If you're in the camp that says a single build should resolve under any U bundle and I'll deal with issues (such as ClassNotFoundExceptions or NoSuchMethodExceptions when using a deprecated object that was removed) when/if they come up, your option is also easy. Just open the bnd.bnd file in the modules that you want this coverage in and add the following:

-consumer-policy: ${replacestring;${range;[==,==]};.*,(.*)];$1}
-provider-policy: ${replacestring;${range;[==,==]};.*,(.*)];$1}

These two BND directives effectively define the default range for package version matching for you, going from [8.4,9) to [8.4,infinity).

This will allow OSGi to match on 8.4 or any greater version, but you do still have control if you need to limit version range. For example, if you knew that a class was only available in the com.liferay.portal.kernel.exception package through package version 12.x, you could add this restriction by explicitly defining an Import-Package version:

Import-Package: com.liferay.portal.kernel.exception;version="[8.4,13)",*

This format applies a specific version range on a given package and ensures that if your module is deployed at some 7.4 version that has package version 15.x, your bundle will not resolve and lead to an unresolved requirement exception.

Note the asterisk at the end of the directive, this is necessary so any other imported packages can be pulled in as necessary for the code.

If you go this route, the only guarantee you have is that your module will resolve by OSGi, there are no guarantees that your module would continue to work using package version 9.x or 10.x or whatever. You would still be responsible for updating your code at that point.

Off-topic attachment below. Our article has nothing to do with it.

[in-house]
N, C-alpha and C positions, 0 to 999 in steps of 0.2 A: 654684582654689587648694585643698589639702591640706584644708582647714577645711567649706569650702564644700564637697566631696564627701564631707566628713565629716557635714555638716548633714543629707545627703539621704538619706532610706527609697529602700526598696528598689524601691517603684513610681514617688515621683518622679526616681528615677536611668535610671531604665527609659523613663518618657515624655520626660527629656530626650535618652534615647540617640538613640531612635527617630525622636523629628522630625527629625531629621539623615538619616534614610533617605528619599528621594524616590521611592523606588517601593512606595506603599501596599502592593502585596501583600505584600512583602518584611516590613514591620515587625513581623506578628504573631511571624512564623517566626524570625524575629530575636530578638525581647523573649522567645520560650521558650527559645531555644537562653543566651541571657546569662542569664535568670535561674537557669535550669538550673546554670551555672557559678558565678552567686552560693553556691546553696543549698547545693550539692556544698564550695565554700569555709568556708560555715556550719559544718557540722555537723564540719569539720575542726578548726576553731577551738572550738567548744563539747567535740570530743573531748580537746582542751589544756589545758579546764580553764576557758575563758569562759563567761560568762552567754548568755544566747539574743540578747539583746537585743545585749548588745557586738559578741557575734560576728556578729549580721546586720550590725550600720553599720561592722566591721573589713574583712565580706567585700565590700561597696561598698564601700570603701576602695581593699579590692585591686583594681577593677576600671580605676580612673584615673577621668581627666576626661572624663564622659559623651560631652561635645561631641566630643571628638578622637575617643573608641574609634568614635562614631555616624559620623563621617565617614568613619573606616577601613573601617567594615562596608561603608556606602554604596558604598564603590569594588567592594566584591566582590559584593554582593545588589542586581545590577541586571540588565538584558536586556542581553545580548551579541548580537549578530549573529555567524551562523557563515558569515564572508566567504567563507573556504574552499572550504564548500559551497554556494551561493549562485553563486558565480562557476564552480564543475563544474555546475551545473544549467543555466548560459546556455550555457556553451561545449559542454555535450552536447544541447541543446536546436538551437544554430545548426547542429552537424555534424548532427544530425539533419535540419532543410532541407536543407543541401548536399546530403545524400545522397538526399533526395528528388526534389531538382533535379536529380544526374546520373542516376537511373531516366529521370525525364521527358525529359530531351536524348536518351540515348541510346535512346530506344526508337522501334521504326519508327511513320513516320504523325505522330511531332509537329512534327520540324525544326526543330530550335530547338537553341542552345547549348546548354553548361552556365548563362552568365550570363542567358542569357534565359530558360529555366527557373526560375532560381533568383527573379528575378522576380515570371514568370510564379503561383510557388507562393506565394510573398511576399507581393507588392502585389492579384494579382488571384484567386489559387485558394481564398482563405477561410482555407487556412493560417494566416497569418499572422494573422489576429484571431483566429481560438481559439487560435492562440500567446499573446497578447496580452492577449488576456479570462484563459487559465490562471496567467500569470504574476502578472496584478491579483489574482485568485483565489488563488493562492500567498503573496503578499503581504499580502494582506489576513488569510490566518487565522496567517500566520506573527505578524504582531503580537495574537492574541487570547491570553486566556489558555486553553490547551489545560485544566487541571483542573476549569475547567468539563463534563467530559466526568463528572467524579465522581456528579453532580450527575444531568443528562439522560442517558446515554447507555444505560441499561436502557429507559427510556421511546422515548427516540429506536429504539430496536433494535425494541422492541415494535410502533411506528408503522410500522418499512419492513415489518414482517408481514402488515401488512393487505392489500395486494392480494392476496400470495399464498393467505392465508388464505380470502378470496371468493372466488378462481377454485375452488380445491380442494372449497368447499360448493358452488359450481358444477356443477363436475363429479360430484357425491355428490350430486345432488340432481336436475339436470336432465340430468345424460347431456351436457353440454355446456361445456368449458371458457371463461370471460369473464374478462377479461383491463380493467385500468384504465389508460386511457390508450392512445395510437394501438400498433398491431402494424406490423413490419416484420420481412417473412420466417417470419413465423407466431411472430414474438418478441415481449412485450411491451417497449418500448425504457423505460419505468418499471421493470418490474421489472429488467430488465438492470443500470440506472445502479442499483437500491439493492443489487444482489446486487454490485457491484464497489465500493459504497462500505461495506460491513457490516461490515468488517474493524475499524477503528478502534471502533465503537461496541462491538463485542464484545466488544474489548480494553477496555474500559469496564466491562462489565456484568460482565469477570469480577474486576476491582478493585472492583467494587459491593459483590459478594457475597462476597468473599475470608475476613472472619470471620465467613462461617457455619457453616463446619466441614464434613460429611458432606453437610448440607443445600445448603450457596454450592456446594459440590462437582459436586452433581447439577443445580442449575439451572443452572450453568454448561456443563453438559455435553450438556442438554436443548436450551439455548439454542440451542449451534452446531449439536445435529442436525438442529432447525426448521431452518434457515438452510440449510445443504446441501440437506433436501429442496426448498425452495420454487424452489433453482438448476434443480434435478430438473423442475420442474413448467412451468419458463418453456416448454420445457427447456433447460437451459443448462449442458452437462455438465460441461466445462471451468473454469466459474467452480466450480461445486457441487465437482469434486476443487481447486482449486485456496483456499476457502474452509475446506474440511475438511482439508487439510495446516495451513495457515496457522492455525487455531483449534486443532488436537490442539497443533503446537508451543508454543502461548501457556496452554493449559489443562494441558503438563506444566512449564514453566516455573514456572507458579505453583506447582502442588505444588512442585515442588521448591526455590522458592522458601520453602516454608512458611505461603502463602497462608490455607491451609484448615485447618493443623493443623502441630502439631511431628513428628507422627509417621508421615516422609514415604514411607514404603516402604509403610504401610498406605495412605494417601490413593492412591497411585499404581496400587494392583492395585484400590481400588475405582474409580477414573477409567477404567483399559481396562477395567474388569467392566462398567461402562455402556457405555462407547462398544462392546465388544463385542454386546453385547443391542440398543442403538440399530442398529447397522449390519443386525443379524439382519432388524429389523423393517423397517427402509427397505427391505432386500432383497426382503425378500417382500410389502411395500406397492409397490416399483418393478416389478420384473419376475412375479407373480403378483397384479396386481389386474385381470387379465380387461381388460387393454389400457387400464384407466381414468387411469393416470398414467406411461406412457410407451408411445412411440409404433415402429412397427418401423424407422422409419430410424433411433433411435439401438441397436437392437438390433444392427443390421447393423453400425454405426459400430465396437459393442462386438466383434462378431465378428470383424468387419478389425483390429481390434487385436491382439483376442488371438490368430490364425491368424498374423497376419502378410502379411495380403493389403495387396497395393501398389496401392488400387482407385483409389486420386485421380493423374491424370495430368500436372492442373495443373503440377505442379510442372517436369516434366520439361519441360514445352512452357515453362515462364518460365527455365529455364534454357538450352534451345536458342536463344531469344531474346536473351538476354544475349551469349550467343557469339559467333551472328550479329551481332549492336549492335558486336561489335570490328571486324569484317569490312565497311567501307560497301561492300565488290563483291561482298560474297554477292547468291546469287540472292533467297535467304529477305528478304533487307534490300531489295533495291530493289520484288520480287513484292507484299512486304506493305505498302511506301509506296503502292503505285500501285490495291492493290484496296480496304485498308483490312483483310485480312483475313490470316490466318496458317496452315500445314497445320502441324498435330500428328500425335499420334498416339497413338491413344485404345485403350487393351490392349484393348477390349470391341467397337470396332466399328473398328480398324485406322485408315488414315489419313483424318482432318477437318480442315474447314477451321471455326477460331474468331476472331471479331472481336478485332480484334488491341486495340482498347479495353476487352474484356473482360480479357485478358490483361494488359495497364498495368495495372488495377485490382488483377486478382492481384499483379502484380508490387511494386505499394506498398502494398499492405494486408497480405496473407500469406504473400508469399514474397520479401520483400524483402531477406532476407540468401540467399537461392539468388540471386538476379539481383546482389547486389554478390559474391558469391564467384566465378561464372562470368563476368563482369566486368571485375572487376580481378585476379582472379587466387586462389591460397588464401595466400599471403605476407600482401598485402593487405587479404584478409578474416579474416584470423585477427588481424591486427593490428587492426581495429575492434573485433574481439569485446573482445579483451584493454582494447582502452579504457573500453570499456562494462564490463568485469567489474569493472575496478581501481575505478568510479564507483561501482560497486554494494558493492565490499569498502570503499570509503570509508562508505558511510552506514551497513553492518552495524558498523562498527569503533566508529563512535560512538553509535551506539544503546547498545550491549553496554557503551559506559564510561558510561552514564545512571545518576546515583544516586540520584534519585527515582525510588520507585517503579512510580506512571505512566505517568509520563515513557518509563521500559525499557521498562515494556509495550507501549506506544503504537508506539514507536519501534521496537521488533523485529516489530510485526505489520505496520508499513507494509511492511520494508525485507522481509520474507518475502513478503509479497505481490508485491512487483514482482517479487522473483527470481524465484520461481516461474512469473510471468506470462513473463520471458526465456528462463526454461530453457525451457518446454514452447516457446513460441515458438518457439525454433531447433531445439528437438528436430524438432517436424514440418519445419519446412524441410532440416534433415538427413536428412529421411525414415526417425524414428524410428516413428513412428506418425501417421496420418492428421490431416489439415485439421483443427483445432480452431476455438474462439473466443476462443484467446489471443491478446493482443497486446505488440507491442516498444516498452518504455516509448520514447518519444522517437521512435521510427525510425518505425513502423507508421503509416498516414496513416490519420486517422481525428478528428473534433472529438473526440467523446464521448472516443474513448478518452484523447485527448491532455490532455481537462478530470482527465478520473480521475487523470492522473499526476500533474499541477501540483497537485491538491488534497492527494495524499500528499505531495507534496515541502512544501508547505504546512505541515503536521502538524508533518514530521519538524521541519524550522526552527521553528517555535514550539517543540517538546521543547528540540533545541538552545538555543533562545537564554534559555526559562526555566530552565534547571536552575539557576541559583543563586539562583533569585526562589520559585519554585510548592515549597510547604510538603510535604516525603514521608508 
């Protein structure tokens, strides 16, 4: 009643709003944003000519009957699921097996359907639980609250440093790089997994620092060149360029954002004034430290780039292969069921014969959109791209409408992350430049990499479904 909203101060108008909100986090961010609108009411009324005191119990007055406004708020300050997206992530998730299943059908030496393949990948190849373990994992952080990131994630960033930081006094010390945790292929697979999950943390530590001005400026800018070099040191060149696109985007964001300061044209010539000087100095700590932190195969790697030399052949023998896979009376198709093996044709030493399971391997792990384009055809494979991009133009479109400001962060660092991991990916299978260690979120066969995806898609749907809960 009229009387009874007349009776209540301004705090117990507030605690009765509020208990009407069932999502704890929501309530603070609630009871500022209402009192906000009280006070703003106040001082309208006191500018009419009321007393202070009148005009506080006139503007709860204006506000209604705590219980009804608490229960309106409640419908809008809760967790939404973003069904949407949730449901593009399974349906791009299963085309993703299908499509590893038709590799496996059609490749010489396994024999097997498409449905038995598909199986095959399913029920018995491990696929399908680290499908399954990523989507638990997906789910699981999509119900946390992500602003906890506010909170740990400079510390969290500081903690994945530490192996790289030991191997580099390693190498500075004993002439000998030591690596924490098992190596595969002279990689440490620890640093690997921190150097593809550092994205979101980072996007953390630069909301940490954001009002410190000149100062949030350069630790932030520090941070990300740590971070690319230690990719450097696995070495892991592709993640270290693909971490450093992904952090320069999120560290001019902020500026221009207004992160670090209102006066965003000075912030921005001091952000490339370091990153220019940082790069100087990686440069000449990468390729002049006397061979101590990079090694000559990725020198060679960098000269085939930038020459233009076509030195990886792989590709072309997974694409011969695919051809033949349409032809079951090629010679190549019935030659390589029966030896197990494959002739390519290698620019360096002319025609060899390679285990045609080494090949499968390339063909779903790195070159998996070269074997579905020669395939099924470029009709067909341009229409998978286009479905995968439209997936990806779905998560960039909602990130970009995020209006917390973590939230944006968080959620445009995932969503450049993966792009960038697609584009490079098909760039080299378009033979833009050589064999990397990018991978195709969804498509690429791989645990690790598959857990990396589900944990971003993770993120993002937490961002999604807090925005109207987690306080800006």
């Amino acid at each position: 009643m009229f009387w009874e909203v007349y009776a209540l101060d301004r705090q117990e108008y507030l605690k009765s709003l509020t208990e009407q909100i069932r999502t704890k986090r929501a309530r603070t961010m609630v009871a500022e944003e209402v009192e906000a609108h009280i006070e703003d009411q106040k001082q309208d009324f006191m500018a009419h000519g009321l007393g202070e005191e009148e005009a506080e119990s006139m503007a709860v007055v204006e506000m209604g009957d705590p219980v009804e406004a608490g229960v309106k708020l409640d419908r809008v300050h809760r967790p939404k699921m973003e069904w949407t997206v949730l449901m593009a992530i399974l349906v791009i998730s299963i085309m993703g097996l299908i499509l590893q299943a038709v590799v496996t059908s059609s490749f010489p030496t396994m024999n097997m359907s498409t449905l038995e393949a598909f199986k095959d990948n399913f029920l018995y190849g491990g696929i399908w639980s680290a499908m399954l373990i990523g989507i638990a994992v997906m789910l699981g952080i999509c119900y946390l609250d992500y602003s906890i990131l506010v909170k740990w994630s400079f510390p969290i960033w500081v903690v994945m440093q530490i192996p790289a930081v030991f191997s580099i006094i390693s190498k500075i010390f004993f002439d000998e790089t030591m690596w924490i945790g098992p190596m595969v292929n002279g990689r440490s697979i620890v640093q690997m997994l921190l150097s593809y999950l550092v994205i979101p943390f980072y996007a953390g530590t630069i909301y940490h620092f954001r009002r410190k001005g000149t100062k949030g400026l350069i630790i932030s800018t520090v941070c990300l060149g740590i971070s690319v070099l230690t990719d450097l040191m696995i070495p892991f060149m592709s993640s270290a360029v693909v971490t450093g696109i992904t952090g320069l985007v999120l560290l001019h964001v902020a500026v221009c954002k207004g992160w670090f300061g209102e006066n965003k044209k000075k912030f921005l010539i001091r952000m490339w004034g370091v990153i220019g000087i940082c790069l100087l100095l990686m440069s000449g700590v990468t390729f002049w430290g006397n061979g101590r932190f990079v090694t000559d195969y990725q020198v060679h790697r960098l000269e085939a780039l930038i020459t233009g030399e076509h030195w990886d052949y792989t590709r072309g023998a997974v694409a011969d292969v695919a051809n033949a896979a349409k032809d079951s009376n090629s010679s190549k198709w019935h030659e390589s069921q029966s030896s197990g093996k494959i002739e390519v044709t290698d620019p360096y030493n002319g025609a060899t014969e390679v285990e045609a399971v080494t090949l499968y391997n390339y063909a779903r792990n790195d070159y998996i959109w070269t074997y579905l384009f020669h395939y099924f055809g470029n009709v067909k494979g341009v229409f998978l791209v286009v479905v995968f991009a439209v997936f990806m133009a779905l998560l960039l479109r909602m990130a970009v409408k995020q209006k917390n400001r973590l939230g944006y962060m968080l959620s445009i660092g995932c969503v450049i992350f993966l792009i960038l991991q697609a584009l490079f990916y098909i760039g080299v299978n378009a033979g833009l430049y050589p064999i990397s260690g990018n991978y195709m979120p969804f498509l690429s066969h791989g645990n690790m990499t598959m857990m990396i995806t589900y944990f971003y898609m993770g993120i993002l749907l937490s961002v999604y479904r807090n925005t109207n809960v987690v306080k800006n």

Conclusion

So depending upon which camp you're in, you now know what is coming and you can prepare for it accordingly.

As to which camp I'm in, I find myself more on the side of a single build, tested artifact used everywhere until it no longer works, so I'm going with the bnd.bnd changes.

That said, my position is based on my being a lazy developer that is not involved in all of the regular, active environment management responsibilities, so my position is not going to be good for everyone.

If you ask me what the right camp is, or what camp Liferay recommends, both answers are solidly in the rebuild your artifacts targeting a release camp. Liferay and Support are much more concerned with the guarantees stemming from rebuilt artifacts targeting the specific release they are deployed to.

But, whatever camp you're in, hopefully you find the option here to make that camp happy...